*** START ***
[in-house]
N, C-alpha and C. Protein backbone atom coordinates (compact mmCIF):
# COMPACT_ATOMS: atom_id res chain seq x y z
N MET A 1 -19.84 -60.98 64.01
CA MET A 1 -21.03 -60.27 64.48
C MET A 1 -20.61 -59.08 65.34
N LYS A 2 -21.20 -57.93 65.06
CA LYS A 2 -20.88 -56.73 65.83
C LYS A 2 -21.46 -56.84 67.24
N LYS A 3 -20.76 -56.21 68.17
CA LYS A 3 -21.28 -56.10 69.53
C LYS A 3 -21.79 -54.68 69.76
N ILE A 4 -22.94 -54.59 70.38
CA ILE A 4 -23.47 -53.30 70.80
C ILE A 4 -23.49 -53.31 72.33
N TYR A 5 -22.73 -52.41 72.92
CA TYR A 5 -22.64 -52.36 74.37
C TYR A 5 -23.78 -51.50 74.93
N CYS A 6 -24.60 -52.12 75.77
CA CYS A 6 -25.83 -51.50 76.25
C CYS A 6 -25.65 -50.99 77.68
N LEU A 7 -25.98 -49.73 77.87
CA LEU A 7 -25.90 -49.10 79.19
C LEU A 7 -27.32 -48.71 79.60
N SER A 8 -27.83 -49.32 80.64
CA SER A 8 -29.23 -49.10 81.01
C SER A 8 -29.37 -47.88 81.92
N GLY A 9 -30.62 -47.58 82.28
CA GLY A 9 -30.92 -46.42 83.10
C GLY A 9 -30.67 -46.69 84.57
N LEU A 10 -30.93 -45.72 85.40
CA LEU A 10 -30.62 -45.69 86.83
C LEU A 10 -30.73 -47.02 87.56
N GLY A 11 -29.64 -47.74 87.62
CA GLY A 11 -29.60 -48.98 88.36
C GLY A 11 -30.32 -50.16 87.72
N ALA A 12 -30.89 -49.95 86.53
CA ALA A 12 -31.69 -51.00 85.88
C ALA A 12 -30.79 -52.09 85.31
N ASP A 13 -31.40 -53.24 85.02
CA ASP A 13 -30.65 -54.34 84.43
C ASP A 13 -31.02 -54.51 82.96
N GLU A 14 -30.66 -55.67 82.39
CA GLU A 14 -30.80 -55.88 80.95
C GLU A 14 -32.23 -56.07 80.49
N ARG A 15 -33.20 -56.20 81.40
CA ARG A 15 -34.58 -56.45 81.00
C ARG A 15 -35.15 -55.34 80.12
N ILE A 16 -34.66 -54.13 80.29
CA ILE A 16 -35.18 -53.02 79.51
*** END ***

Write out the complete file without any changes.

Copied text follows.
[in-house]
N, C-alpha and C. Protein backbone atom coordinates (compact mmCIF):
# COMPACT_ATOMS: atom_id res chain seq x y z
N MET A 1 -19.84 -60.98 64.01
CA MET A 1 -21.03 -60.27 64.48
C MET A 1 -20.61 -59.08 65.34
N LYS A 2 -21.20 -57.93 65.06
CA LYS A 2 -20.88 -56.73 65.83
C LYS A 2 -21.46 -56.84 67.24
N LYS A 3 -20.76 -56.21 68.17
CA LYS A 3 -21.28 -56.10 69.53
C LYS A 3 -21.79 -54.68 69.76
N ILE A 4 -22.94 -54.59 70.38
CA ILE A 4 -23.47 -53.30 70.80
C ILE A 4 -23.49 -53.31 72.33
N TYR A 5 -22.73 -52.41 72.92
CA TYR A 5 -22.64 -52.36 74.37
C TYR A 5 -23.78 -51.50 74.93
N CYS A 6 -24.60 -52.12 75.77
CA CYS A 6 -25.83 -51.50 76.25
C CYS A 6 -25.65 -50.99 77.68
N LEU A 7 -25.98 -49.73 77.87
CA LEU A 7 -25.90 -49.10 79.19
C LEU A 7 -27.32 -48.71 79.60
N SER A 8 -27.83 -49.32 80.64
CA SER A 8 -29.23 -49.10 81.01
C SER A 8 -29.37 -47.88 81.92
N GLY A 9 -30.62 -47.58 82.28
CA GLY A 9 -30.92 -46.42 83.10
C GLY A 9 -30.67 -46.69 84.57
N LEU A 10 -30.93 -45.72 85.40
CA LEU A 10 -30.62 -45.69 86.83
C LEU A 10 -30.73 -47.02 87.56
N GLY A 11 -29.64 -47.74 87.62
CA GLY A 11 -29.60 -48.98 88.36
C GLY A 11 -30.32 -50.16 87.72
N ALA A 12 -30.89 -49.95 86.53
CA ALA A 12 -31.69 -51.00 85.88
C ALA A 12 -30.79 -52.09 85.31
N ASP A 13 -31.40 -53.24 85.02
CA ASP A 13 -30.65 -54.34 84.43
C ASP A 13 -31.02 -54.51 82.96
N GLU A 14 -30.66 -55.67 82.39
CA GLU A 14 -30.80 -55.88 80.95
C GLU A 14 -32.23 -56.07 80.49
N ARG A 15 -33.20 -56.20 81.40
CA ARG A 15 -34.58 -56.45 81.00
C ARG A 15 -35.15 -55.34 80.12
N ILE A 16 -34.66 -54.13 80.29
CA ILE A 16 -35.18 -53.02 79.51